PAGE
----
Lazarex Foundation Offers Hope, Help To People Battling Late-Stage Cancer
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LOS ANGELES (CBSLA.com) — A local non-profit foundation is offering people battling end-stage cancer alternative options and financial support.
CBS2/KCAL9 reporter Michele Gile spoke with Dana Dornsife, who founded the Lazarex Cancer Foundation after watching her brother-in-law, Mike Miller, succumb to pancreatic cancer at 42.
When Miller was diagnosed with stage IV cancer and given months to live she dedicated herself to finding alternative treatments so he’d have more time with his wife and three young children. Miller was enrolled in a clinical trial and flown to the Philippines for treatment. As a result, several of his tumors disappeared. He died a year and a half later because of complications from organ failure.
“It’s just fundamentally and morally wrong that my brother-in-law got to live for 19 months, take advantage of medical breakthroughs and technology and clinical trials because I could write a check,” Dornsife said. “These other people, they’re loved just as much by their family and friends and I just said, ‘You know, when I get through this, one way or another, I’m going to do something about this.”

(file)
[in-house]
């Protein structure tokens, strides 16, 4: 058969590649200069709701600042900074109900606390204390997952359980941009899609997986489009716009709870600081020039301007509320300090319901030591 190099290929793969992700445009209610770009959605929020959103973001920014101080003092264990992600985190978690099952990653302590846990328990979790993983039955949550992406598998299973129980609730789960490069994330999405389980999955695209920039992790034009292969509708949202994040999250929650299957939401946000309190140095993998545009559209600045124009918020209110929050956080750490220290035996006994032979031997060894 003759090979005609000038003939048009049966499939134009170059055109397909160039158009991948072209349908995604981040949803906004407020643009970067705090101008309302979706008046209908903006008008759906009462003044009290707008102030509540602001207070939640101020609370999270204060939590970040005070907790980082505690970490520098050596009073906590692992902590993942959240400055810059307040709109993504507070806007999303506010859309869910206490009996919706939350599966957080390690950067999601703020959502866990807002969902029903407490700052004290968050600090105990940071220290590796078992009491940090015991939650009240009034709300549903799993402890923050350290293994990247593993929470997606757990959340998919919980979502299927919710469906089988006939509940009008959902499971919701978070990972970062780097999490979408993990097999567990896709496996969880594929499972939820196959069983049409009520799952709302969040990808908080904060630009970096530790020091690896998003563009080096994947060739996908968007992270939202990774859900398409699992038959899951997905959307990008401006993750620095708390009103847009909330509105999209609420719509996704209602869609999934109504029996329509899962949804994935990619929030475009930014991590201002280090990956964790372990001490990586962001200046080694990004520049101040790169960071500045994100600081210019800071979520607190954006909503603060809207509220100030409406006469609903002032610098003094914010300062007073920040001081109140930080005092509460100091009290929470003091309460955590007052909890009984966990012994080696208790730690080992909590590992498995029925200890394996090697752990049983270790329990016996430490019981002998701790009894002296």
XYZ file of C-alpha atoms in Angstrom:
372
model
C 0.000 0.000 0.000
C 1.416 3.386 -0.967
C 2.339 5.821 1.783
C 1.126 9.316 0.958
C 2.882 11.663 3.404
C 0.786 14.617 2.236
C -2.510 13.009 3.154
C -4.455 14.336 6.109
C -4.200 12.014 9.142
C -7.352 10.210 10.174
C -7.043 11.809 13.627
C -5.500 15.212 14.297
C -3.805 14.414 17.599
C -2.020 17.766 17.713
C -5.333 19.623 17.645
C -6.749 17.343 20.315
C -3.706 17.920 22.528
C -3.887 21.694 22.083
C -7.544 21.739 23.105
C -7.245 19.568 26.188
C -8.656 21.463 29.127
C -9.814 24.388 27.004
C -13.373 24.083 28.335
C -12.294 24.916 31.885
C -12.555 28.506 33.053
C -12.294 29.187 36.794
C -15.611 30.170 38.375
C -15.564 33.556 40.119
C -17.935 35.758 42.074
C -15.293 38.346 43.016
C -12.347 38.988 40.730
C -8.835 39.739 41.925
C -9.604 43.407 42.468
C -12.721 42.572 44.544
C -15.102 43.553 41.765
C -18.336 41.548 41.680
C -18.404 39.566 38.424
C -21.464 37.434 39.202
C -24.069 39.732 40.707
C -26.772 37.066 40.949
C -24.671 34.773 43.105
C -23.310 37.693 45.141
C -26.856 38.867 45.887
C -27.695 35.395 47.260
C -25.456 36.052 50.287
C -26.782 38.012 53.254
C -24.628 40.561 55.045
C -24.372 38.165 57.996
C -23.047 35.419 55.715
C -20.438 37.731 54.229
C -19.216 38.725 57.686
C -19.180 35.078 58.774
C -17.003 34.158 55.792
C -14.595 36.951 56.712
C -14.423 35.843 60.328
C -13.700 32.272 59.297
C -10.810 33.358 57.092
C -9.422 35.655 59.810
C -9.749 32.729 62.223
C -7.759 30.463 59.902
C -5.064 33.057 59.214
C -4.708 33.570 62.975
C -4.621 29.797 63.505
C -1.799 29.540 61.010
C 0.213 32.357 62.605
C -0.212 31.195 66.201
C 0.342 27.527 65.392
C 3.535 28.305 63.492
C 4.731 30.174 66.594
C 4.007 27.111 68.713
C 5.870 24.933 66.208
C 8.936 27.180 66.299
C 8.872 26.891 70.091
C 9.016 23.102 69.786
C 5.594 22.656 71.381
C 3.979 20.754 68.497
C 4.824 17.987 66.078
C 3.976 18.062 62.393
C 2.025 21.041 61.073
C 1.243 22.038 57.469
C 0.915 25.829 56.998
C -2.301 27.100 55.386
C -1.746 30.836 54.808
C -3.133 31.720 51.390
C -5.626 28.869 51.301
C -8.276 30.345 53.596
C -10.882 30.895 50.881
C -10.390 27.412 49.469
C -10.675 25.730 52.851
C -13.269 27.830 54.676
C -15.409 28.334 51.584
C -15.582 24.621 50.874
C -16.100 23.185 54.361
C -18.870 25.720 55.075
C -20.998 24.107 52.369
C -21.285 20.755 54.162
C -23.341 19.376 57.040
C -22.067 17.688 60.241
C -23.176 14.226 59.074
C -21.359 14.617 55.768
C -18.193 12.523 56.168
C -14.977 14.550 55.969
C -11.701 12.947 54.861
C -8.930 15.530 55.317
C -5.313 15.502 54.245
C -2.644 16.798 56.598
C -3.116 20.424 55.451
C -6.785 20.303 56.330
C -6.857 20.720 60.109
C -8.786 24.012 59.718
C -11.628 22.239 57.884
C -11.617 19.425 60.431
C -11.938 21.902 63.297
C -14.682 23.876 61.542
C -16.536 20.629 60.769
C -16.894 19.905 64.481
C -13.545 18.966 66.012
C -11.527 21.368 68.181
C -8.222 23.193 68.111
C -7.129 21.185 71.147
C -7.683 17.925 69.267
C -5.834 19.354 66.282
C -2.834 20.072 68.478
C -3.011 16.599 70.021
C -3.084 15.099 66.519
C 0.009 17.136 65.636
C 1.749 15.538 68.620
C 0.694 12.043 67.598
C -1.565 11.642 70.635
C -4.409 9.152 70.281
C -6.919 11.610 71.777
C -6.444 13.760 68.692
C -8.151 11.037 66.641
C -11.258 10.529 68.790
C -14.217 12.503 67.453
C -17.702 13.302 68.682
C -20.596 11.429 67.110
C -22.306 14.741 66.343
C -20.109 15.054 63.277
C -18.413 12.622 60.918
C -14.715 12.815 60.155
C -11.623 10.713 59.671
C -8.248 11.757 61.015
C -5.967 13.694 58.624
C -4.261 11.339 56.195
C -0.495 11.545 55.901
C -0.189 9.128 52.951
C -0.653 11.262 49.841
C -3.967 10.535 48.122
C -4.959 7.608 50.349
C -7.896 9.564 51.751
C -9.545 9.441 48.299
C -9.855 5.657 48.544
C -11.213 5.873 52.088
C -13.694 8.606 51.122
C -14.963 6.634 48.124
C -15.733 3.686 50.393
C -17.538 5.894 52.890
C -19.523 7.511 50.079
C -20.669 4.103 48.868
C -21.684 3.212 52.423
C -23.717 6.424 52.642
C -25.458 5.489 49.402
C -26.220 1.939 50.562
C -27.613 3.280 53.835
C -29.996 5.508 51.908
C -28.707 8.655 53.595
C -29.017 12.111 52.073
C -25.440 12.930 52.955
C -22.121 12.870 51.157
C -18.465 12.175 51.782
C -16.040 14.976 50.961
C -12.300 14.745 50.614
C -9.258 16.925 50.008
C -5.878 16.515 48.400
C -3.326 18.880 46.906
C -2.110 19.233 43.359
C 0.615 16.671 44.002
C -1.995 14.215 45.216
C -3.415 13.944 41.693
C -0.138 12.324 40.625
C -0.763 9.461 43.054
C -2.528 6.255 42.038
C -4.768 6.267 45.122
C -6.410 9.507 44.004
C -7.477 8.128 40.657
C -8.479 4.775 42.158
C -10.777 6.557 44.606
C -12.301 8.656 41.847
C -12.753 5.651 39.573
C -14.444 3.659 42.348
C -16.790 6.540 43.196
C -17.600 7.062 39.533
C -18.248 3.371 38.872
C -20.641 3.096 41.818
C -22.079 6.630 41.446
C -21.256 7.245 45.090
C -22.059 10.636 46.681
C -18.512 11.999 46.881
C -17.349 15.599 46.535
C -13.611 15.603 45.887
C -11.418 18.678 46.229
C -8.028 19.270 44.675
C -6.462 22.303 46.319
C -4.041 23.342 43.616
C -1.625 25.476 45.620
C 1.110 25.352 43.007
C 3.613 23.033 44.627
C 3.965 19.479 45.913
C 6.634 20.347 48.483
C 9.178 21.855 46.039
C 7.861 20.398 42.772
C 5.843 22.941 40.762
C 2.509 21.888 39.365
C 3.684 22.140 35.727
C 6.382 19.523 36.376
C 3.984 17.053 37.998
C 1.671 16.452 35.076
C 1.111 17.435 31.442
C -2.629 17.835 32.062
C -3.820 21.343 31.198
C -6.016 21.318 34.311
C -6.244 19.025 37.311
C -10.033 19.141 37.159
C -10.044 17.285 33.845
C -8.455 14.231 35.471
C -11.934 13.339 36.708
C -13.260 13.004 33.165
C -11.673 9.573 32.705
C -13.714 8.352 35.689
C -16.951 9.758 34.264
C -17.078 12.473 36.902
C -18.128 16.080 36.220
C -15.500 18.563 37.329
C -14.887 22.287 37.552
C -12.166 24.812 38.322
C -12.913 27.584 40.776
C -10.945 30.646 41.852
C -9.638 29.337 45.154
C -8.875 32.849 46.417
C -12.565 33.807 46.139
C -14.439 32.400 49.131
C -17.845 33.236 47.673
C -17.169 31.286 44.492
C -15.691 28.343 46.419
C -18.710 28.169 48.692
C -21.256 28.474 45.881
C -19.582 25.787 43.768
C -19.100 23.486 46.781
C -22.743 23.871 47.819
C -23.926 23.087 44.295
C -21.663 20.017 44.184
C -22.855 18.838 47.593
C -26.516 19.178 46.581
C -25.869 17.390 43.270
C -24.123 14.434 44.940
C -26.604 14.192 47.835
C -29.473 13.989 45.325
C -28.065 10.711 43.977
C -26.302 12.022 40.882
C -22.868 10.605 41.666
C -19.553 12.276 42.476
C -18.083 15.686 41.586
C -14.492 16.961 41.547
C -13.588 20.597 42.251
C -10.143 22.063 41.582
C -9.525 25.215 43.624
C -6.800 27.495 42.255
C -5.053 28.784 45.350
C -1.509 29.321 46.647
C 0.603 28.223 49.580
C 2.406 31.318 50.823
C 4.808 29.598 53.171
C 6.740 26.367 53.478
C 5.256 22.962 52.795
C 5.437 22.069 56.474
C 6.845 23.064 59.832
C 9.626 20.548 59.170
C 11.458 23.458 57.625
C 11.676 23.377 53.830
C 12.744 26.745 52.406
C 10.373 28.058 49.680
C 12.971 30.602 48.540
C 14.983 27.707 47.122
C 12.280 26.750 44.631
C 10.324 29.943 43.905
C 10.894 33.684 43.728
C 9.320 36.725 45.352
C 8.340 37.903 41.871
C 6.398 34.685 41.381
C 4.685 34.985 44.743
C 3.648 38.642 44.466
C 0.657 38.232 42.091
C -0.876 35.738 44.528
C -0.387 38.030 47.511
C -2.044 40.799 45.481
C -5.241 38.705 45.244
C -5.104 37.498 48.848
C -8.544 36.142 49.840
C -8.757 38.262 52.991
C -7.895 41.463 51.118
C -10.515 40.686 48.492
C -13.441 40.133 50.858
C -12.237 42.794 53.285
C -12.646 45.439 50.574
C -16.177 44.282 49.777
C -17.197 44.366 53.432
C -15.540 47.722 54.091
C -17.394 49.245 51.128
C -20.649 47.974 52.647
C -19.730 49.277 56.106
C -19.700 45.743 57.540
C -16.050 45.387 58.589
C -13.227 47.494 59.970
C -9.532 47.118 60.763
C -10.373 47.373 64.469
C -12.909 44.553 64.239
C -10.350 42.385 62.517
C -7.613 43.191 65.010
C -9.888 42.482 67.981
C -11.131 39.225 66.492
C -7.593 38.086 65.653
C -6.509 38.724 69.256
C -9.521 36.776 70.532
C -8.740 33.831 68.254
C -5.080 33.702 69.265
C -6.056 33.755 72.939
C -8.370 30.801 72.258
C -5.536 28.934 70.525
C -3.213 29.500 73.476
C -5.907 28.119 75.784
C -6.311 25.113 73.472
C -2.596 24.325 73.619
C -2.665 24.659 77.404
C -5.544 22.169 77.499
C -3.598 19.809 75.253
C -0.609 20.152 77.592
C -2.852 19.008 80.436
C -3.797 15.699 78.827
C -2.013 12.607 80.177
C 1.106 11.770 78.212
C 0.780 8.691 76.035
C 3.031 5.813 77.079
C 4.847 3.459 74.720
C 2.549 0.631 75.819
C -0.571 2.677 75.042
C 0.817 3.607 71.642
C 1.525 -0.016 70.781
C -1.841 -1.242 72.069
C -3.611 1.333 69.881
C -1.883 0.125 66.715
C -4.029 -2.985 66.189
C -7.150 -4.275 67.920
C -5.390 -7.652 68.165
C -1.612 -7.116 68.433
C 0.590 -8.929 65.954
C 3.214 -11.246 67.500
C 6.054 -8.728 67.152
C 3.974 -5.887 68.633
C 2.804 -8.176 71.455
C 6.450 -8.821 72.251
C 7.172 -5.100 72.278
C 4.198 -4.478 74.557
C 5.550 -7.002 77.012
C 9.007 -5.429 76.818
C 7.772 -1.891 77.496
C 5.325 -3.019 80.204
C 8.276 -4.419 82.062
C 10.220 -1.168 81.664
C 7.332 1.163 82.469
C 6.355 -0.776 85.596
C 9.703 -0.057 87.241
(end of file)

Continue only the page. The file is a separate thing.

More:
Since Miller’s death, Dana has fought tirelessly for improved options for cancer patients who have been told there is no hope left.
She founded Lazarex in 2006, which strives to help late-stage cancer patients pay for alternative treatment and cover other costs they’re struggling with.
“When you’ve been fighting the disease for a long time you’re spent in many ways: emotionally, physically, spiritually and, unfortunately, most often financially,” said Dornsife, whose name is known to the University of Southern California community after she and her husband, David, donated a record $200 million to the school.
The foundation is holding its inaugural celebration Sunday at The Depot restaurant in Torrance. For more information go to Lazarex.org.